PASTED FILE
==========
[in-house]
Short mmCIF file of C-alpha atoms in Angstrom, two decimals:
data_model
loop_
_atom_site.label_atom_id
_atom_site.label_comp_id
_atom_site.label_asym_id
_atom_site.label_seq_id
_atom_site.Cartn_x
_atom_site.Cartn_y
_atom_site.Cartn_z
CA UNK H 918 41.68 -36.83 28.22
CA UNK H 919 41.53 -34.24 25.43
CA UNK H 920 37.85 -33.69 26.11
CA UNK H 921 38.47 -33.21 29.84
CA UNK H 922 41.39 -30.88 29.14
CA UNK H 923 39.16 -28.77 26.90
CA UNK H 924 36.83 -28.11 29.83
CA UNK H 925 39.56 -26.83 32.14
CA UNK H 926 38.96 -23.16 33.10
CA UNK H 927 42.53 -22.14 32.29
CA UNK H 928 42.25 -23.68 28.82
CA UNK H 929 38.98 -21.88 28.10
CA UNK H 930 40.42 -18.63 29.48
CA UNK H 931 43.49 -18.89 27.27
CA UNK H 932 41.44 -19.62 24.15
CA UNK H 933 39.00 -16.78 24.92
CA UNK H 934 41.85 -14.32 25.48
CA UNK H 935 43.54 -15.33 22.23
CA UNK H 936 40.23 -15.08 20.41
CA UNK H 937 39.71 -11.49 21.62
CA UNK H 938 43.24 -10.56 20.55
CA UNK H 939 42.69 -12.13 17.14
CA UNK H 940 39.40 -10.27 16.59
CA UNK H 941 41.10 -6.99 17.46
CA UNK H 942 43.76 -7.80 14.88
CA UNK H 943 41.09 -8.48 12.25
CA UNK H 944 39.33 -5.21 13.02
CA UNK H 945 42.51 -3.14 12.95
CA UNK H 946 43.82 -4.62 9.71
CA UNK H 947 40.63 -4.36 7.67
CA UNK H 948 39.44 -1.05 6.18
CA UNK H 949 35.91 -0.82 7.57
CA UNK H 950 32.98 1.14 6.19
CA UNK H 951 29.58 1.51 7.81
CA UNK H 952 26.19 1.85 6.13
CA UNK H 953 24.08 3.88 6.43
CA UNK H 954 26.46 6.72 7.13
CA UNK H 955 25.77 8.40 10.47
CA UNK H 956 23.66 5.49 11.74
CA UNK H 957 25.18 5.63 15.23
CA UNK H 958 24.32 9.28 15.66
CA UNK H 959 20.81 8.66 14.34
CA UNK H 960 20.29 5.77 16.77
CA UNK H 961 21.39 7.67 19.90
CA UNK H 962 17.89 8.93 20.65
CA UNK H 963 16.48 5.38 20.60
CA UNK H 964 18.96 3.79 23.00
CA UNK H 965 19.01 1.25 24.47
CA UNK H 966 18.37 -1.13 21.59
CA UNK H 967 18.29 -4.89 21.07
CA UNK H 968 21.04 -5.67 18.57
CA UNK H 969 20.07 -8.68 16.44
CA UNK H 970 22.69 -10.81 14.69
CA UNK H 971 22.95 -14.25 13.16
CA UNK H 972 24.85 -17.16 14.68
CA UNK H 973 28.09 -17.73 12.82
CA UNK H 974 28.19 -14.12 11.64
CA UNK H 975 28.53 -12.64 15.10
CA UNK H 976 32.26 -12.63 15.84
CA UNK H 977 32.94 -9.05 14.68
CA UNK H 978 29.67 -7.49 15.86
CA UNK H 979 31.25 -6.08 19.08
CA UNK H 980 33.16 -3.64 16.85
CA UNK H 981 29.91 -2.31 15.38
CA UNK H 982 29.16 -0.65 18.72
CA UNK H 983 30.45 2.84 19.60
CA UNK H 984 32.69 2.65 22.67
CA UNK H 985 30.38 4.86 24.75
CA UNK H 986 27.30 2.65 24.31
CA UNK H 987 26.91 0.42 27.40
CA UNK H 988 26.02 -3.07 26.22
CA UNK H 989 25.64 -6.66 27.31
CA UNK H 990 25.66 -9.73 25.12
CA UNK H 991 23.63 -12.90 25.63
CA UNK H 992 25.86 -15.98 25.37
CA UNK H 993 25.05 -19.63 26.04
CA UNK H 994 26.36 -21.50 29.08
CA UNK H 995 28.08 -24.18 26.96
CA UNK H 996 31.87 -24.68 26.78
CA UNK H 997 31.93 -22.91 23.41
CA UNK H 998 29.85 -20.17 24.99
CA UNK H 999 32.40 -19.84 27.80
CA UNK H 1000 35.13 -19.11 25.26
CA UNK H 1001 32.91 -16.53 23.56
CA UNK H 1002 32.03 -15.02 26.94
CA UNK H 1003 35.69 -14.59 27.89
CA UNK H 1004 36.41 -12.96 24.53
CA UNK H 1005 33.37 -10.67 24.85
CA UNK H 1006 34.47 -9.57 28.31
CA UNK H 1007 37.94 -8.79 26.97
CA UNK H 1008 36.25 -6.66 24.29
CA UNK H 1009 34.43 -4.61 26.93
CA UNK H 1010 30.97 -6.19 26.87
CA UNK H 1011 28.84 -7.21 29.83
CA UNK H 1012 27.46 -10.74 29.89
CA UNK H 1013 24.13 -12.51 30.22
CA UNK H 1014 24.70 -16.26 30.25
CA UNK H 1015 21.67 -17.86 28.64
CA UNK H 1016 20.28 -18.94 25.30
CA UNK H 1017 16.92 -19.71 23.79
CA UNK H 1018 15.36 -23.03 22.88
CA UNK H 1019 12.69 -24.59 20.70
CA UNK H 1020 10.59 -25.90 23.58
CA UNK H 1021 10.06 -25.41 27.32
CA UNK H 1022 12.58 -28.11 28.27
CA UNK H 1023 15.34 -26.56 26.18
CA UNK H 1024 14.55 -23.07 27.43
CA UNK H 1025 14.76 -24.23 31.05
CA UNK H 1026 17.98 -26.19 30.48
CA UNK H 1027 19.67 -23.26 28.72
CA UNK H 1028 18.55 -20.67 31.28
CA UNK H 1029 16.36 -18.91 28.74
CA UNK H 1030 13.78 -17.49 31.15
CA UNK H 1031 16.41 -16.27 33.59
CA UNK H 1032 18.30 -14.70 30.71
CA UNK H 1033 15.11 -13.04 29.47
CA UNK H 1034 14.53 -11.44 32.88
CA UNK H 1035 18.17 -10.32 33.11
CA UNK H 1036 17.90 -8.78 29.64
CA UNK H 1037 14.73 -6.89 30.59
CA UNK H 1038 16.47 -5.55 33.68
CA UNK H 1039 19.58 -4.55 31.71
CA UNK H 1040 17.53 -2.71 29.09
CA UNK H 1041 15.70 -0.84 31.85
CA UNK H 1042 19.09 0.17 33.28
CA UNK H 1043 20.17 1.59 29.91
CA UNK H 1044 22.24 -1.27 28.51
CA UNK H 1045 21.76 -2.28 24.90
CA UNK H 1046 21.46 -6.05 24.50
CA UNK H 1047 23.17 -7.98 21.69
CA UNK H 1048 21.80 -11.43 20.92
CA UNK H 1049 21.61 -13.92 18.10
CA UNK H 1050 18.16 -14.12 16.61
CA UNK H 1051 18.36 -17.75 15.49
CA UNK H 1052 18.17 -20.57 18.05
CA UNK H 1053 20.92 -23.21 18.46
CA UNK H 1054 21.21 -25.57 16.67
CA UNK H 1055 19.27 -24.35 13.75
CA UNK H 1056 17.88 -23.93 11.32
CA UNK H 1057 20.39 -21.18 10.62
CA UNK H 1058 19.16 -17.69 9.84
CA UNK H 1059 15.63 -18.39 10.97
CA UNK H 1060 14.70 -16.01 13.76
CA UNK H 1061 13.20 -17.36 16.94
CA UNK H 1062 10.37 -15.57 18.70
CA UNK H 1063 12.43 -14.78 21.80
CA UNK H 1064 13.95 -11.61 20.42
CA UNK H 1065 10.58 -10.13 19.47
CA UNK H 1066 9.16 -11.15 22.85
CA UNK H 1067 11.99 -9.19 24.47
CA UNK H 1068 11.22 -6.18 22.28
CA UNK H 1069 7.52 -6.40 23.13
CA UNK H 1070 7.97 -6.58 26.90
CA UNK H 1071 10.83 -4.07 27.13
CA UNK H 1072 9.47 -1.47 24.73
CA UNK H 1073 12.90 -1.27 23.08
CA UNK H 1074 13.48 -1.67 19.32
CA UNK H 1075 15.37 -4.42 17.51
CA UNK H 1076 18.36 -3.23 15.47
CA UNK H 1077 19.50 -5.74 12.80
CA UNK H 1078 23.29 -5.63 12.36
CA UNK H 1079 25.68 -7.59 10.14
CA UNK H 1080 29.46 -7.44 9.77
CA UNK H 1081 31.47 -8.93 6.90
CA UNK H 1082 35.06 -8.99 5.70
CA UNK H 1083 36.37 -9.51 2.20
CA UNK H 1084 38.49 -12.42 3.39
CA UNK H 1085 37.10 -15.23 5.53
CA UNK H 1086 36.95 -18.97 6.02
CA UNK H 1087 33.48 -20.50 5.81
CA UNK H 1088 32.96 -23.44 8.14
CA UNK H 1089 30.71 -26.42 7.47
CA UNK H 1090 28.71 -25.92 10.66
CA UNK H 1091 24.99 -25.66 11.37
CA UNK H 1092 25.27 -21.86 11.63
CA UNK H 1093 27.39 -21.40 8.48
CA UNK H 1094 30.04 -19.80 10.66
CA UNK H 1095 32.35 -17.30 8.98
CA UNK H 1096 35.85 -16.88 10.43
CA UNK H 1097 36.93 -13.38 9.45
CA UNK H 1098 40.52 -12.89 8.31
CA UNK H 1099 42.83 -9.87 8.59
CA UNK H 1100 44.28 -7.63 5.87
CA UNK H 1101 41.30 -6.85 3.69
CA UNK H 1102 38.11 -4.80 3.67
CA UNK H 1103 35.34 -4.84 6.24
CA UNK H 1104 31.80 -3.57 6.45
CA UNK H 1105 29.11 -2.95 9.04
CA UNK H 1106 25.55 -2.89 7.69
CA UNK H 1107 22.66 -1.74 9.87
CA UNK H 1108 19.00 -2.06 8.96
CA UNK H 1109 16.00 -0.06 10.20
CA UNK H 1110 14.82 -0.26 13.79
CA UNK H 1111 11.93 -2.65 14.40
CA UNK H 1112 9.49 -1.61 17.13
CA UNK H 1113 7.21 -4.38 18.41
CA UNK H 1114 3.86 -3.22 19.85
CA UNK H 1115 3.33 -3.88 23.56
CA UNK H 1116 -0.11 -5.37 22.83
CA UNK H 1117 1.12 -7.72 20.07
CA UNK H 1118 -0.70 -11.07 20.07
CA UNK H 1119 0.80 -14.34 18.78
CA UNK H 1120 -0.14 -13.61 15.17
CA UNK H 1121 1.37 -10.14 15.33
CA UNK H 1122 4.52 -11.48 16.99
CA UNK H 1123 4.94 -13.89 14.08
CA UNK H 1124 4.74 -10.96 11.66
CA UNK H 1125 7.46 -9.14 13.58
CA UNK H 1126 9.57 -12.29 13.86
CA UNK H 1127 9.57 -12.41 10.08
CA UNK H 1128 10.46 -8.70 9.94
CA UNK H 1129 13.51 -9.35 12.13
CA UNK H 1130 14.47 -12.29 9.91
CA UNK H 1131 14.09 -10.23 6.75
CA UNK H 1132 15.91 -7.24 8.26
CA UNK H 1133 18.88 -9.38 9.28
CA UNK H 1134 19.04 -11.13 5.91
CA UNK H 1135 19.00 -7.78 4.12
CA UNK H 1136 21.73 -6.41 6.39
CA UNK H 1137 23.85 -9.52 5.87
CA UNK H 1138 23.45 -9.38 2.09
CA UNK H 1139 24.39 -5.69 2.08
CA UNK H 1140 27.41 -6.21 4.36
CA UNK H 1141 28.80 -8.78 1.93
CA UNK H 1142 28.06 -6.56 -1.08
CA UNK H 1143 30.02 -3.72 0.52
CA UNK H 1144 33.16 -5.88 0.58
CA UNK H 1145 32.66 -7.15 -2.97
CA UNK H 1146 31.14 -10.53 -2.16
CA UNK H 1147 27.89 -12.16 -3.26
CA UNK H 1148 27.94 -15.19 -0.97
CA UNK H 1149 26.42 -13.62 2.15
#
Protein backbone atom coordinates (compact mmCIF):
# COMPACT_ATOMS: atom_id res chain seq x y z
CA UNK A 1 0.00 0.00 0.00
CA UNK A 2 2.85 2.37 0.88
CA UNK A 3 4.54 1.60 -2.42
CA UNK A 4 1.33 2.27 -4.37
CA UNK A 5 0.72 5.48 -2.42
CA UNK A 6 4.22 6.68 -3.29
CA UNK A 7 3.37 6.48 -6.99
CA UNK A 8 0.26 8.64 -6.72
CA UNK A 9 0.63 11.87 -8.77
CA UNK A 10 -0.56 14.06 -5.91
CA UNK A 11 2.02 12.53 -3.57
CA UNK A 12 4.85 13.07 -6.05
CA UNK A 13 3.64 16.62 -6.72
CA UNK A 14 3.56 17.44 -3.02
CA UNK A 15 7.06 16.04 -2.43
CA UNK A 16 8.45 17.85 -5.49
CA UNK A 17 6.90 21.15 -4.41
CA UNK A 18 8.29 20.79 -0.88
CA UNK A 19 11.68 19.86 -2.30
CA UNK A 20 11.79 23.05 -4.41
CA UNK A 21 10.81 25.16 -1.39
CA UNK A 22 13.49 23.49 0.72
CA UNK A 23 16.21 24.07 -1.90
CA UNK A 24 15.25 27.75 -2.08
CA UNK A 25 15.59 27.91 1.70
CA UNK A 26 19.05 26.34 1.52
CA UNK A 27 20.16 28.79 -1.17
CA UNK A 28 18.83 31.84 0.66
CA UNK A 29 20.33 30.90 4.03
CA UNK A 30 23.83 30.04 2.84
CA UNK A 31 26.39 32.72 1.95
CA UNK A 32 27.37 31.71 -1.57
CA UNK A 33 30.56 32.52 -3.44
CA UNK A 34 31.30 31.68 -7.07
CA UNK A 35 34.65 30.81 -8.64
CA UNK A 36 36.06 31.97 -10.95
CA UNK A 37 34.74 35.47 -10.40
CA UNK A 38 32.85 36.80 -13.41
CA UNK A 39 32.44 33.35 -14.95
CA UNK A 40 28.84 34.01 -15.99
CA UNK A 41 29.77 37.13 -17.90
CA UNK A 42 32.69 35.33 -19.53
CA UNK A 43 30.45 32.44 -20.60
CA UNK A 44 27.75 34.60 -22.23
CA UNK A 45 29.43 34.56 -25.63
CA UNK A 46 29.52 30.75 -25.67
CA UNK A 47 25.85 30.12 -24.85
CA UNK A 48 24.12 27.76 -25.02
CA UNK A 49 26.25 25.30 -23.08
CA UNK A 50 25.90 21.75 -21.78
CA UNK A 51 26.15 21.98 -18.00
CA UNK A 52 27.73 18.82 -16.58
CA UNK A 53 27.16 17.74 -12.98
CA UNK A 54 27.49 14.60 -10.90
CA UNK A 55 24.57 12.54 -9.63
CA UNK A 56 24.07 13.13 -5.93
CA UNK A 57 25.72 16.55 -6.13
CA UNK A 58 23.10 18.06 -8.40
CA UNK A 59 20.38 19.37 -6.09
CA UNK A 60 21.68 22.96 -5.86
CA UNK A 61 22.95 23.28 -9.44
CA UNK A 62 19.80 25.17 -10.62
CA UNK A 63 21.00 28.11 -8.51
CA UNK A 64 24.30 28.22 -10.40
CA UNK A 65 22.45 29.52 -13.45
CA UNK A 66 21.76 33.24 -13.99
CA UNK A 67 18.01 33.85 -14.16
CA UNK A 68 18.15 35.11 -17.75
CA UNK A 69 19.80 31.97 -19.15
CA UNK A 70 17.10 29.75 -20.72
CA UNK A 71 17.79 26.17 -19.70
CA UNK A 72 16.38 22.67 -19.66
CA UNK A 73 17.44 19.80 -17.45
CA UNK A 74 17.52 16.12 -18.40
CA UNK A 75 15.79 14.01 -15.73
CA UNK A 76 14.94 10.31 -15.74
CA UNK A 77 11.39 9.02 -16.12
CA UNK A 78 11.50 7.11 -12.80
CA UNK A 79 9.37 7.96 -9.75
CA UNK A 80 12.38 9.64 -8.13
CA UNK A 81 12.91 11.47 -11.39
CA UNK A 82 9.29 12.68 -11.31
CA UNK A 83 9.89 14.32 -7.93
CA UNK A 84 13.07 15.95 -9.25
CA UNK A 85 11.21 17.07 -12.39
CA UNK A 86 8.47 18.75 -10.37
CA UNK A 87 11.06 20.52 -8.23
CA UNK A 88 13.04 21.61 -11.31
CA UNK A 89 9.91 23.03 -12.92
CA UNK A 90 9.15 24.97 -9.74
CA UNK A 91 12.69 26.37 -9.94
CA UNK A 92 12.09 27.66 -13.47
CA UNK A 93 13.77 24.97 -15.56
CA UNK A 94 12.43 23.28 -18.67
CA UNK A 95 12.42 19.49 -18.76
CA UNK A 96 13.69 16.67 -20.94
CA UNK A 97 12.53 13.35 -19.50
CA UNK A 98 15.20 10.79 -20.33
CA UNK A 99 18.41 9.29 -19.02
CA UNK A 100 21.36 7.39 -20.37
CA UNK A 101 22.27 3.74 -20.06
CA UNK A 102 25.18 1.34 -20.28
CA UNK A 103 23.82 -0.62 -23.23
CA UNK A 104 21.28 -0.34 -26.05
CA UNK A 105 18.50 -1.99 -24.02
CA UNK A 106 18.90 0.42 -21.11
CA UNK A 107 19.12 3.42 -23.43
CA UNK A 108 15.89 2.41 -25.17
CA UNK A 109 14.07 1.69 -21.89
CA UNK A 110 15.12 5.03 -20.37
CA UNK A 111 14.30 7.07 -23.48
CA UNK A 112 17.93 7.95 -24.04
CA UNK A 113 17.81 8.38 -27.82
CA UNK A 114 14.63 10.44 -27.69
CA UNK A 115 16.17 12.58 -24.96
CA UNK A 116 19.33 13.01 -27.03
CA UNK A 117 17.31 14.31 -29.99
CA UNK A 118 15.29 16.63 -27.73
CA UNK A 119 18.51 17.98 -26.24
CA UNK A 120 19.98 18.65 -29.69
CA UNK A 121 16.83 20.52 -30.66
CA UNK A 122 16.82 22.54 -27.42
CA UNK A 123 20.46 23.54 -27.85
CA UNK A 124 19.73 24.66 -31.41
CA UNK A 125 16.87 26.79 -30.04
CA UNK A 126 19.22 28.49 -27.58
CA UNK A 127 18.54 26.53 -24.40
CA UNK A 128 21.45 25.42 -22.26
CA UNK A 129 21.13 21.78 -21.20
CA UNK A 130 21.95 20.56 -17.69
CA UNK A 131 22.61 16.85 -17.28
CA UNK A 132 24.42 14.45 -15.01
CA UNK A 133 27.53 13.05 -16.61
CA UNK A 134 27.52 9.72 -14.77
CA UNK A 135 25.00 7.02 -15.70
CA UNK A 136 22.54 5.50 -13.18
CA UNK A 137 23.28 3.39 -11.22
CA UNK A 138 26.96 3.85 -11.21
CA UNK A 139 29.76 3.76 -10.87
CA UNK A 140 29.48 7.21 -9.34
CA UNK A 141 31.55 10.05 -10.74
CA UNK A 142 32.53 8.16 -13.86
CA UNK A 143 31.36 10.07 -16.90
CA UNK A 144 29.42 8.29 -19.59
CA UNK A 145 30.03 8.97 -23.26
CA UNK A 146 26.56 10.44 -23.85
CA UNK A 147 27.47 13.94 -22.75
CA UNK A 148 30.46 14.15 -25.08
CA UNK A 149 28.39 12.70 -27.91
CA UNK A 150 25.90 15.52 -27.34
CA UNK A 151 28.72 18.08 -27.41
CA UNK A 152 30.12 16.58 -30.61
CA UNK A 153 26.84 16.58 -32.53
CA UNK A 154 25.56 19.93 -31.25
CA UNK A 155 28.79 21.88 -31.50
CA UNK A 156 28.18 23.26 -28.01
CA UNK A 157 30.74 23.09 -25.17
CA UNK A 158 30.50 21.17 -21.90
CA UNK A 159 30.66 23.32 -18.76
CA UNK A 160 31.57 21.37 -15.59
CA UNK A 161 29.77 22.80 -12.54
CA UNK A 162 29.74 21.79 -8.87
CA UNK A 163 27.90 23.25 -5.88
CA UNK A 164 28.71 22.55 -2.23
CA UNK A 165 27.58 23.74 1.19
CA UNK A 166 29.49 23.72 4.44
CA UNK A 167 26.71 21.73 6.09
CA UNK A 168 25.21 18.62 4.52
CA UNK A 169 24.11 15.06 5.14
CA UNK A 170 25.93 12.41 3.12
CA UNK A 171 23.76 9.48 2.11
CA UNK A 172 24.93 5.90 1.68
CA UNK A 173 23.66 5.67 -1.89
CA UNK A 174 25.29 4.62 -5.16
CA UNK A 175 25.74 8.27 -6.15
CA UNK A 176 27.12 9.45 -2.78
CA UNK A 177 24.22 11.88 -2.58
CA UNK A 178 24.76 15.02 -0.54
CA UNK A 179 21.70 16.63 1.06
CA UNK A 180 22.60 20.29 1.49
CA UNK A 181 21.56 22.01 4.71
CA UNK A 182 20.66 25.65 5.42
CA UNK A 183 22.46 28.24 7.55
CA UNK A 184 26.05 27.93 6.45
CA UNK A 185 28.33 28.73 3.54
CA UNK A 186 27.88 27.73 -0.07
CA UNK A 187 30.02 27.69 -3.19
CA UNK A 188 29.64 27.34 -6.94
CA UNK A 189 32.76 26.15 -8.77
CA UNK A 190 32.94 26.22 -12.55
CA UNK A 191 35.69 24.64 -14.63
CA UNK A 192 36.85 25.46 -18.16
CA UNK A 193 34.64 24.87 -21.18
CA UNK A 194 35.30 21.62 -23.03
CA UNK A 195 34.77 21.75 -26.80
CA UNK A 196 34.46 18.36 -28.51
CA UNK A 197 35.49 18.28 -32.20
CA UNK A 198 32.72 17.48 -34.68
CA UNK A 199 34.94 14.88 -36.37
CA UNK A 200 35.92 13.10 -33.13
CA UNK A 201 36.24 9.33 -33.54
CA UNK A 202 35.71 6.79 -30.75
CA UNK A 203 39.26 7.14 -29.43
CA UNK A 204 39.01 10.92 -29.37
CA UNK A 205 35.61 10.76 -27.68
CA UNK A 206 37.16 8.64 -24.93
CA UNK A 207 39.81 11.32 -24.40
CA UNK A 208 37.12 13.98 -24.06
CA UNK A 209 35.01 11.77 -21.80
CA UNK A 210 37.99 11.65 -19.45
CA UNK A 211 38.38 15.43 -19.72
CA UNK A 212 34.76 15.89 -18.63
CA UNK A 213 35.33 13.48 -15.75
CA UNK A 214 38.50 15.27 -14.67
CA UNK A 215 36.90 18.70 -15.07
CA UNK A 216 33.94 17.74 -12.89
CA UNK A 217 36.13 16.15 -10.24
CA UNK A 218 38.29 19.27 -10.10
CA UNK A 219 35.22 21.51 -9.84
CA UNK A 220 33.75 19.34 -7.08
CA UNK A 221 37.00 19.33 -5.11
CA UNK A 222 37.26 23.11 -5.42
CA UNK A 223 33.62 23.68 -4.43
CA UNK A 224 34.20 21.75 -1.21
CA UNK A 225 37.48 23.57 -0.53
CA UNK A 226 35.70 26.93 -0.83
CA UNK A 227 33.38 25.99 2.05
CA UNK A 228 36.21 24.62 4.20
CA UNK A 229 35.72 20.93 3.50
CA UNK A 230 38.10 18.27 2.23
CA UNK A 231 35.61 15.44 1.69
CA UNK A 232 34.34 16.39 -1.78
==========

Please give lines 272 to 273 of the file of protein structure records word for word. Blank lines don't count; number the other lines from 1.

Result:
CA UNK A 26 19.05 26.34 1.52
CA UNK A 27 20.16 28.79 -1.17